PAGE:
The Hamster Wheel

The Hamster Wheel

It was as predictable as it was laughable. Stocks ended the week mostly unchanged, making geniuses of dip-buyers, vol sellers and retail investors, whose Pavlovian instincts were rewarded yet again. US equities brushed aside the Evergrande drama and found plenty to like in what some still insist was a "hawkish" September Fed meeting. This week will go down as yet another piece of confirmatory evidence in favor of the notion that "BTD" is no longer just a derisive meme about retail bagholders.
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5 thoughts on “The Hamster Wheel

  1. I found this on the internet, must be true?

    “Hamsters are full of energy and can run up to 9 miles in a day, so a wheel is essential to keep them happy.”

  2. Surely the physicists that have been hired onto Wall St have modeled all of this. I honestly couldn’t tell you the difference between gamma and an unclenched vol (or vole?), but one would expect that the anticipation of the dip-buying opportunities (an oscillatory pattern) would get built into the strategies of the big players, and all of the options expiry excitement will be pulled forward and incorporated into the algorithms, and this particular oscillation will get smoothed out. But someday there will be a breakout event. Something will happen that reinforces, rather than opposes, the monetary forces that have been applied to generate an artificially smooth graph out of what should be an inherently noisy system. When that happens–well, it might get loud (maybe as loud as Jimmy Page, Jack White, and the Edge combined).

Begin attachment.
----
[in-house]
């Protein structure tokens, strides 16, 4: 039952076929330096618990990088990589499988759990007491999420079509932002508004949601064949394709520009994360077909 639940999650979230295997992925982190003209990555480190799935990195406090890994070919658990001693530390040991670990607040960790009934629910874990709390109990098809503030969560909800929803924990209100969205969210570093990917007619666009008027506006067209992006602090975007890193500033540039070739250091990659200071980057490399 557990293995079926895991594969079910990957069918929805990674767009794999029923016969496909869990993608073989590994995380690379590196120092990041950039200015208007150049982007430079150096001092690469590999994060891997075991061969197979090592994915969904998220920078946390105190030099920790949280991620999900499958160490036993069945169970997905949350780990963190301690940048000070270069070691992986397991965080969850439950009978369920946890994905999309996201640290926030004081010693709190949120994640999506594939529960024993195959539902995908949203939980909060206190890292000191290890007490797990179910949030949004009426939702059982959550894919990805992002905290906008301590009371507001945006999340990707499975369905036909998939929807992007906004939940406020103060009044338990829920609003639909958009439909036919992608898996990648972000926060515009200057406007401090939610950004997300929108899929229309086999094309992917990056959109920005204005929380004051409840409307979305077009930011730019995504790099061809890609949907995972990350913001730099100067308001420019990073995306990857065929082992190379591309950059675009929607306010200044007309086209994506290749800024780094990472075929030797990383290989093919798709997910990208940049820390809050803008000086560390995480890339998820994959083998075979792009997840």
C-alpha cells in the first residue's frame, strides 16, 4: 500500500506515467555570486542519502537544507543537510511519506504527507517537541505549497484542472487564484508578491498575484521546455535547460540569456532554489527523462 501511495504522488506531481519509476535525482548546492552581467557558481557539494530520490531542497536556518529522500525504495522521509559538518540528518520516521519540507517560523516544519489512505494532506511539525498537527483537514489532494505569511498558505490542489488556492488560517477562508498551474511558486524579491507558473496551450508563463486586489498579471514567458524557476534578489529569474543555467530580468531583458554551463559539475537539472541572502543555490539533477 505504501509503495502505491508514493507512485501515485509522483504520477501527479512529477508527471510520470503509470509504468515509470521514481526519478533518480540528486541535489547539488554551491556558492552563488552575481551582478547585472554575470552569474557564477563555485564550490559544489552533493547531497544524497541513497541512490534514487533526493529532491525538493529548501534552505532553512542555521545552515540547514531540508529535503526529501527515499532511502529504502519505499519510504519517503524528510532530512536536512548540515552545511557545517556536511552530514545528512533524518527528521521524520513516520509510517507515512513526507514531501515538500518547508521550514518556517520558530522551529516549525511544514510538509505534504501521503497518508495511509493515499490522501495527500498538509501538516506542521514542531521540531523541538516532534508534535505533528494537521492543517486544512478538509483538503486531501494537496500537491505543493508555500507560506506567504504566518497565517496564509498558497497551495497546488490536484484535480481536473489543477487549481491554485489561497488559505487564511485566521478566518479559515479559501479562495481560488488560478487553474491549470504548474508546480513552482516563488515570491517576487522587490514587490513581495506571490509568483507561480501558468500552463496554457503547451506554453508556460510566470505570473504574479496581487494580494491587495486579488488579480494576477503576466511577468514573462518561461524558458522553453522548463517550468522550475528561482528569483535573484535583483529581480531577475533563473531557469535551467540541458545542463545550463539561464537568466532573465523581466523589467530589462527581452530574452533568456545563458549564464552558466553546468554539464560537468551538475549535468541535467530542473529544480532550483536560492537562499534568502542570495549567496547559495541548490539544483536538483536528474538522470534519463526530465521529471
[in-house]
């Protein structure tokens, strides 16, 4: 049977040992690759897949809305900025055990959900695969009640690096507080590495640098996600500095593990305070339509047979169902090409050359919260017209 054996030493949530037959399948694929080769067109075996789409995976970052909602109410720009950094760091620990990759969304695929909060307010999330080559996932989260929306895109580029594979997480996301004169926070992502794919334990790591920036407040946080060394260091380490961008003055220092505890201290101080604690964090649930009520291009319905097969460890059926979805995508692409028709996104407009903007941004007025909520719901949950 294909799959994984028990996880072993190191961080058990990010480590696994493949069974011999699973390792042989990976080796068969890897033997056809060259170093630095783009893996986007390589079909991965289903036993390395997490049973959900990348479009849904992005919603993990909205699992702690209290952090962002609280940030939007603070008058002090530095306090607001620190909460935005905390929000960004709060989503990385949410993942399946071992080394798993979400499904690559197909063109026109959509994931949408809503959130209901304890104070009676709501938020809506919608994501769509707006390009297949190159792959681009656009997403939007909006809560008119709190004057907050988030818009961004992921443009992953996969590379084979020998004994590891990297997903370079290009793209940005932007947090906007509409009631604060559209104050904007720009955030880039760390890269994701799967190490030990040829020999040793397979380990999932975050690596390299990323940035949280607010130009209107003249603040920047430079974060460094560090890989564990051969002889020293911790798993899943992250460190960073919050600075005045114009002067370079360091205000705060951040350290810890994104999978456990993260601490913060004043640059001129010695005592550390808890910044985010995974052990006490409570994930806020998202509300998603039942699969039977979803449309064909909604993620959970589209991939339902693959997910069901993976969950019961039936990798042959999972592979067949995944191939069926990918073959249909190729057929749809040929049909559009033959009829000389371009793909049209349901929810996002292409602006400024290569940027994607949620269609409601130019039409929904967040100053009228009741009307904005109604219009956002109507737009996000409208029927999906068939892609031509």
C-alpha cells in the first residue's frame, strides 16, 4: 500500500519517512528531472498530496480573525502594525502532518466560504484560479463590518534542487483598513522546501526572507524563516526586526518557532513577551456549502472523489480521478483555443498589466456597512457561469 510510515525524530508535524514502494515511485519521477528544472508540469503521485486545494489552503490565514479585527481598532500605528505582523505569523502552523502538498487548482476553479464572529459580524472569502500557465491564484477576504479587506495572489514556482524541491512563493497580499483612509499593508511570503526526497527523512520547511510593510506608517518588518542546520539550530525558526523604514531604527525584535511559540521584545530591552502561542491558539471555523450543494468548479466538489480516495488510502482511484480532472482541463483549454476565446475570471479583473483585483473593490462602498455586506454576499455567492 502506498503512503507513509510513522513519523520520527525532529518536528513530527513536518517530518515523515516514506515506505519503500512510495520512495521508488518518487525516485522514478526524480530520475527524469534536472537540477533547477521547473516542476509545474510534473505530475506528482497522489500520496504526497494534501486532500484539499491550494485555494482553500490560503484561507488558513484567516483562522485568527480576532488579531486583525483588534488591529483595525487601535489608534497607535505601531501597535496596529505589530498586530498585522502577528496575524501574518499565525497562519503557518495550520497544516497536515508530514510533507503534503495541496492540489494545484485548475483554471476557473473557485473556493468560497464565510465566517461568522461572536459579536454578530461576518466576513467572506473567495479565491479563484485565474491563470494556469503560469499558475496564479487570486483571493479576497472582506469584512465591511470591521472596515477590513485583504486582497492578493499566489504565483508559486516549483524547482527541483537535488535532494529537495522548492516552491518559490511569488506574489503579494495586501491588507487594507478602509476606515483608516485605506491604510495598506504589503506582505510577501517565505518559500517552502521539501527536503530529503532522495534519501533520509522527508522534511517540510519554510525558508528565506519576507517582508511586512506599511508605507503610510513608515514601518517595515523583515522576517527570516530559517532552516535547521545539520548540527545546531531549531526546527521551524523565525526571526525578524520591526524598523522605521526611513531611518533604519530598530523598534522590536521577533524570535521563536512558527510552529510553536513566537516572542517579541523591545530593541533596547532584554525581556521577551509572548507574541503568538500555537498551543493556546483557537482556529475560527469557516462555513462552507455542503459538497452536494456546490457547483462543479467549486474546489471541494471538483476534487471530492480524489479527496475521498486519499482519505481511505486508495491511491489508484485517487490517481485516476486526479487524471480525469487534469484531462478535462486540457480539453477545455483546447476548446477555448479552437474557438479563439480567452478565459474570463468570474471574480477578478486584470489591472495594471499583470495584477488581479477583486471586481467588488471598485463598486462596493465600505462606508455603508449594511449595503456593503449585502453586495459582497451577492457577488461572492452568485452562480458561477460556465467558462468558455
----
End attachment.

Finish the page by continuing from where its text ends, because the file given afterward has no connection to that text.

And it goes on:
1. Of course they’ve modeled it. Vol control, CTA, etc. are systematic strats. The algos you’re talking about are embedded in the structure. On top of that, algo market making can exacerbate the situation because they tend to retreat in the face of turmoil, very much contrary to what HFT proponents contend. That can lead to diminished liquidity, wider bid/asks and more dramatic swings, which in turn increases volatility. Volatility is inversely correlated to market depth. So all of these vol-sensitives are selling into a thinner market that gets thinner the higher vol goes. Algos are part of the problem.

  3. ultimately sees the Op-Ex cycle as a “vol expansion” opportunity as supportive vanna- and charm- dynamics drop

    I know what gamma and vol and option expiries are. I don’t know what vanna and charm dynamics dropping mean in terms of market structures? Can someone explain?

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